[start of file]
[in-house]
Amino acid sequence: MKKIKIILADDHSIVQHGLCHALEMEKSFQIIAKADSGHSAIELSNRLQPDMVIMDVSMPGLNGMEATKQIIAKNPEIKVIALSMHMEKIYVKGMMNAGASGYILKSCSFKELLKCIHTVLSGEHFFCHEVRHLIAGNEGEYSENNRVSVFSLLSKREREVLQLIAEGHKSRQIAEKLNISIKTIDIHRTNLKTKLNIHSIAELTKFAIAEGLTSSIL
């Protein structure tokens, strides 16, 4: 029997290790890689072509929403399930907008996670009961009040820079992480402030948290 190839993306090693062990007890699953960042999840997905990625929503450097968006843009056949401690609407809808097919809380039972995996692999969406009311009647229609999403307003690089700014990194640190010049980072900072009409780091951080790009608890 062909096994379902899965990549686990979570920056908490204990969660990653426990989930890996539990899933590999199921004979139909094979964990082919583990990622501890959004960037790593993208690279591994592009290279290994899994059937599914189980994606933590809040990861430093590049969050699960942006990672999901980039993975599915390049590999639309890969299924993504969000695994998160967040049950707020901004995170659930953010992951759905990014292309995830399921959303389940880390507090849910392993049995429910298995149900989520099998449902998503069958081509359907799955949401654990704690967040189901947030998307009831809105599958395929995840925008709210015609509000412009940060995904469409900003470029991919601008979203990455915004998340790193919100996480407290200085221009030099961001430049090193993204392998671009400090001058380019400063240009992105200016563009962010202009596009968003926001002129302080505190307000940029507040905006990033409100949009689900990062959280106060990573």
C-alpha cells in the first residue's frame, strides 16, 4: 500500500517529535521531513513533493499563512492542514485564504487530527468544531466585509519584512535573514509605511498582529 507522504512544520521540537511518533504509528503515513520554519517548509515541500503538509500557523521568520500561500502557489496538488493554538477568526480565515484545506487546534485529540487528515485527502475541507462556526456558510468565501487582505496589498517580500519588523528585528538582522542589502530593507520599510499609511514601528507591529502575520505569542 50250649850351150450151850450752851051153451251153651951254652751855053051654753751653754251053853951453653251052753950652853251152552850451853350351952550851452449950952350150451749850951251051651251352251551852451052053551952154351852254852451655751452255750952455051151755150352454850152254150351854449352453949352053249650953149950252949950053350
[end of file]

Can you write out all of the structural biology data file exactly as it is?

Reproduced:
[in-house]
Amino acid sequence: MKKIKIILADDHSIVQHGLCHALEMEKSFQIIAKADSGHSAIELSNRLQPDMVIMDVSMPGLNGMEATKQIIAKNPEIKVIALSMHMEKIYVKGMMNAGASGYILKSCSFKELLKCIHTVLSGEHFFCHEVRHLIAGNEGEYSENNRVSVFSLLSKREREVLQLIAEGHKSRQIAEKLNISIKTIDIHRTNLKTKLNIHSIAELTKFAIAEGLTSSIL
């Protein structure tokens, strides 16, 4: 029997290790890689072509929403399930907008996670009961009040820079992480402030948290 190839993306090693062990007890699953960042999840997905990625929503450097968006843009056949401690609407809808097919809380039972995996692999969406009311009647229609999403307003690089700014990194640190010049980072900072009409780091951080790009608890 062909096994379902899965990549686990979570920056908490204990969660990653426990989930890996539990899933590999199921004979139909094979964990082919583990990622501890959004960037790593993208690279591994592009290279290994899994059937599914189980994606933590809040990861430093590049969050699960942006990672999901980039993975599915390049590999639309890969299924993504969000695994998160967040049950707020901004995170659930953010992951759905990014292309995830399921959303389940880390507090849910392993049995429910298995149900989520099998449902998503069958081509359907799955949401654990704690967040189901947030998307009831809105599958395929995840925008709210015609509000412009940060995904469409900003470029991919601008979203990455915004998340790193919100996480407290200085221009030099961001430049090193993204392998671009400090001058380019400063240009992105200016563009962010202009596009968003926001002129302080505190307000940029507040905006990033409100949009689900990062959280106060990573």
C-alpha cells in the first residue's frame, strides 16, 4: 500500500517529535521531513513533493499563512492542514485564504487530527468544531466585509519584512535573514509605511498582529 507522504512544520521540537511518533504509528503515513520554519517548509515541500503538509500557523521568520500561500502557489496538488493554538477568526480565515484545506487546534485529540487528515485527502475541507462556526456558510468565501487582505496589498517580500519588523528585528538582522542589502530593507520599510499609511514601528507591529502575520505569542 50250649850351150450151850450752851051153451251153651951254652751855053051654753751653754251053853951453653251052753950652853251152552850451853350351952550851452449950952350150451749850951251051651251352251551852451052053551952154351852254852451655751452255750952455051151755150352454850152254150351854449352453949352053249650953149950252949950053350